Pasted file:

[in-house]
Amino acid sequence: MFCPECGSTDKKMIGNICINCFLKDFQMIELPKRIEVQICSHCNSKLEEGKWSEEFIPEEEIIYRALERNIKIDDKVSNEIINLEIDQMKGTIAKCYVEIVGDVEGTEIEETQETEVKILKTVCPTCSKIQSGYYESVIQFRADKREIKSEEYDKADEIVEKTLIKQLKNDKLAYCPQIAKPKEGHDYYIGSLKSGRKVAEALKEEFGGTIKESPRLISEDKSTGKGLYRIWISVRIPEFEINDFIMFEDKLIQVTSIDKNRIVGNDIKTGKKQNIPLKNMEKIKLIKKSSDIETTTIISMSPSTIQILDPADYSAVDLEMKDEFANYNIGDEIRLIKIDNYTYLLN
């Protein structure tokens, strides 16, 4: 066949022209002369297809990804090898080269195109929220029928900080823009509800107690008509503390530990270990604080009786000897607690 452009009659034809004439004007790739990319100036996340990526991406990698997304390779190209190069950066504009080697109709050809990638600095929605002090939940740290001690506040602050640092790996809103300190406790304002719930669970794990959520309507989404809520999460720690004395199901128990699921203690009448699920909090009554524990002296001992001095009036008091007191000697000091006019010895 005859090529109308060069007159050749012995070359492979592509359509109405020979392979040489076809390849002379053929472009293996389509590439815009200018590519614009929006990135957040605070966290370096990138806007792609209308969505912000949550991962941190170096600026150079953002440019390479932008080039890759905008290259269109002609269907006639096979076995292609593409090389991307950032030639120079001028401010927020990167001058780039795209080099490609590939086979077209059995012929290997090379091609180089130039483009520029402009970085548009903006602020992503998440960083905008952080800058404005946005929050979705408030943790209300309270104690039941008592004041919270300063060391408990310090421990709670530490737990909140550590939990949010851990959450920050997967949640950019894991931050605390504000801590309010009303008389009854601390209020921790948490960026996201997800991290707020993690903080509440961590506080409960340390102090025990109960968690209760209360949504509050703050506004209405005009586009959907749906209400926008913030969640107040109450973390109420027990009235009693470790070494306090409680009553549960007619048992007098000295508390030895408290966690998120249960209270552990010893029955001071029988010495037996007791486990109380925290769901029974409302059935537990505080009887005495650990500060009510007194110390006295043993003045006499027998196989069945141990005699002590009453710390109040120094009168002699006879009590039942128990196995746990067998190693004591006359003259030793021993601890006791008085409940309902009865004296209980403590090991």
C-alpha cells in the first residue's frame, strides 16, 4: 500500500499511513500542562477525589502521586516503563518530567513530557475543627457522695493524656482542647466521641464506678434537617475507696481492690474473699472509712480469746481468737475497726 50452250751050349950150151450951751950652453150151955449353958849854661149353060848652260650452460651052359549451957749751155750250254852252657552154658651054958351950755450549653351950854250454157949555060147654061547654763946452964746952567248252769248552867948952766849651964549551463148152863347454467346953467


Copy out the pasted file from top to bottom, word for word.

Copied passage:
[in-house]
Amino acid sequence: MFCPECGSTDKKMIGNICINCFLKDFQMIELPKRIEVQICSHCNSKLEEGKWSEEFIPEEEIIYRALERNIKIDDKVSNEIINLEIDQMKGTIAKCYVEIVGDVEGTEIEETQETEVKILKTVCPTCSKIQSGYYESVIQFRADKREIKSEEYDKADEIVEKTLIKQLKNDKLAYCPQIAKPKEGHDYYIGSLKSGRKVAEALKEEFGGTIKESPRLISEDKSTGKGLYRIWISVRIPEFEINDFIMFEDKLIQVTSIDKNRIVGNDIKTGKKQNIPLKNMEKIKLIKKSSDIETTTIISMSPSTIQILDPADYSAVDLEMKDEFANYNIGDEIRLIKIDNYTYLLN
């Protein structure tokens, strides 16, 4: 066949022209002369297809990804090898080269195109929220029928900080823009509800107690008509503390530990270990604080009786000897607690 452009009659034809004439004007790739990319100036996340990526991406990698997304390779190209190069950066504009080697109709050809990638600095929605002090939940740290001690506040602050640092790996809103300190406790304002719930669970794990959520309507989404809520999460720690004395199901128990699921203690009448699920909090009554524990002296001992001095009036008091007191000697000091006019010895 005859090529109308060069007159050749012995070359492979592509359509109405020979392979040489076809390849002379053929472009293996389509590439815009200018590519614009929006990135957040605070966290370096990138806007792609209308969505912000949550991962941190170096600026150079953002440019390479932008080039890759905008290259269109002609269907006639096979076995292609593409090389991307950032030639120079001028401010927020990167001058780039795209080099490609590939086979077209059995012929290997090379091609180089130039483009520029402009970085548009903006602020992503998440960083905008952080800058404005946005929050979705408030943790209300309270104690039941008592004041919270300063060391408990310090421990709670530490737990909140550590939990949010851990959450920050997967949640950019894991931050605390504000801590309010009303008389009854601390209020921790948490960026996201997800991290707020993690903080509440961590506080409960340390102090025990109960968690209760209360949504509050703050506004209405005009586009959907749906209400926008913030969640107040109450973390109420027990009235009693470790070494306090409680009553549960007619048992007098000295508390030895408290966690998120249960209270552990010893029955001071029988010495037996007791486990109380925290769901029974409302059935537990505080009887005495650990500060009510007194110390006295043993003045006499027998196989069945141990005699002590009453710390109040120094009168002699006879009590039942128990196995746990067998190693004591006359003259030793021993601890006791008085409940309902009865004296209980403590090991």
C-alpha cells in the first residue's frame, strides 16, 4: 500500500499511513500542562477525589502521586516503563518530567513530557475543627457522695493524656482542647466521641464506678434537617475507696481492690474473699472509712480469746481468737475497726 50452250751050349950150151450951751950652453150151955449353958849854661149353060848652260650452460651052359549451957749751155750250254852252657552154658651054958351950755450549653351950854250454157949555060147654061547654763946452964746952567248252769248552867948952766849651964549551463148152863347454467346953467